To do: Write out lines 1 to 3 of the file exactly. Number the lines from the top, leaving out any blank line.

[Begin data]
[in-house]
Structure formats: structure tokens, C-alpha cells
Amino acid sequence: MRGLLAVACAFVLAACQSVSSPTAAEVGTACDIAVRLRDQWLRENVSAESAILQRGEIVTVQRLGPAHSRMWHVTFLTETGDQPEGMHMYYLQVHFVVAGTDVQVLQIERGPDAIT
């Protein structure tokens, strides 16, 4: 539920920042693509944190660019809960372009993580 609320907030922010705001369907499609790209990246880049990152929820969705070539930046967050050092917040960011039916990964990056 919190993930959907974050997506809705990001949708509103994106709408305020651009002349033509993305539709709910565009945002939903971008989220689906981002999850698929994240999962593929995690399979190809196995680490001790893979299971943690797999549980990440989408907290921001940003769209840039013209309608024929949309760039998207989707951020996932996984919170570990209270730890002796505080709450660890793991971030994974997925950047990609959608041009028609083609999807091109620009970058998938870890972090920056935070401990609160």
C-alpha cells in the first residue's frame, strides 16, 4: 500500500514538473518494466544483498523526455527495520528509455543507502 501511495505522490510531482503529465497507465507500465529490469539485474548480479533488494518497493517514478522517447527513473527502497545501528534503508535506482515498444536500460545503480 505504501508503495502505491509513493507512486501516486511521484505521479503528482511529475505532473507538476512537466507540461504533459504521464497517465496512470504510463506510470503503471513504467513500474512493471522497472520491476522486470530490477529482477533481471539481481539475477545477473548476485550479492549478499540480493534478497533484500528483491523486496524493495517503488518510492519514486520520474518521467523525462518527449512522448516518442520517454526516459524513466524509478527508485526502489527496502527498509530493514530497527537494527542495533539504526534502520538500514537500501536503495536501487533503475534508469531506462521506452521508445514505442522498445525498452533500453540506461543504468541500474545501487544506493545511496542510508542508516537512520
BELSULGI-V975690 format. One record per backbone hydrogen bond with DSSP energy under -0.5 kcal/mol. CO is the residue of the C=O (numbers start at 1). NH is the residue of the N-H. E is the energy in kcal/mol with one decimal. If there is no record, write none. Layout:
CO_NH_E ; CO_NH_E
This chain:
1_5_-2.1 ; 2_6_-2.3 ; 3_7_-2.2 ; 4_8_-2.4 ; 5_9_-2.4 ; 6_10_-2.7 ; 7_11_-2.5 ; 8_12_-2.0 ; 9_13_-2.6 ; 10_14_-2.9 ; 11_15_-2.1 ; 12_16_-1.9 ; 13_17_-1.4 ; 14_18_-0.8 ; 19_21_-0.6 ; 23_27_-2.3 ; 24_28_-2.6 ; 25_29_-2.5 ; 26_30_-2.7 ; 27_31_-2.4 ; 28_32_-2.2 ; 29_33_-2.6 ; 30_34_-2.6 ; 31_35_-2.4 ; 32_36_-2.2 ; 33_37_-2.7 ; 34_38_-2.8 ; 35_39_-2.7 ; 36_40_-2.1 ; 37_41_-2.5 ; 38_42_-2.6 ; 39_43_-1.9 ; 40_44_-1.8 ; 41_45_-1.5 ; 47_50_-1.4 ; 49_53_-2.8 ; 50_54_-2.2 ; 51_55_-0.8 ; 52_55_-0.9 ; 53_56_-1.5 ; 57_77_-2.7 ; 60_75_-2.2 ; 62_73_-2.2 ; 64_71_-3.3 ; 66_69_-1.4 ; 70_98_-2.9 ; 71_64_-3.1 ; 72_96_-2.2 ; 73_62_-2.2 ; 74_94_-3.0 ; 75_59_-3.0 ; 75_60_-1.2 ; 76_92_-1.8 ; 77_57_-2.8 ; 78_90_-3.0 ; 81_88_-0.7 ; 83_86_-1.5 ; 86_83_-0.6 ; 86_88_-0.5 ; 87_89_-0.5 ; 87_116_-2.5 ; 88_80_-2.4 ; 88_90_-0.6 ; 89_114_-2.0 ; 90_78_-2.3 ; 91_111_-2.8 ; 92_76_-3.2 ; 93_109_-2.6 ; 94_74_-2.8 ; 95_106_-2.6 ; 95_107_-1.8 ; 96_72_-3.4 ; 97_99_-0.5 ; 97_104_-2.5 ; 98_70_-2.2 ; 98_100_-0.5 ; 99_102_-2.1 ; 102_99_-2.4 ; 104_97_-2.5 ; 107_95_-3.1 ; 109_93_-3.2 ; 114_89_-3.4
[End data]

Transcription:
[in-house]
Structure formats: structure tokens, C-alpha cells
Amino acid sequence: MRGLLAVACAFVLAACQSVSSPTAAEVGTACDIAVRLRDQWLRENVSAESAILQRGEIVTVQRLGPAHSRMWHVTFLTETGDQPEGMHMYYLQVHFVVAGTDVQVLQIERGPDAIT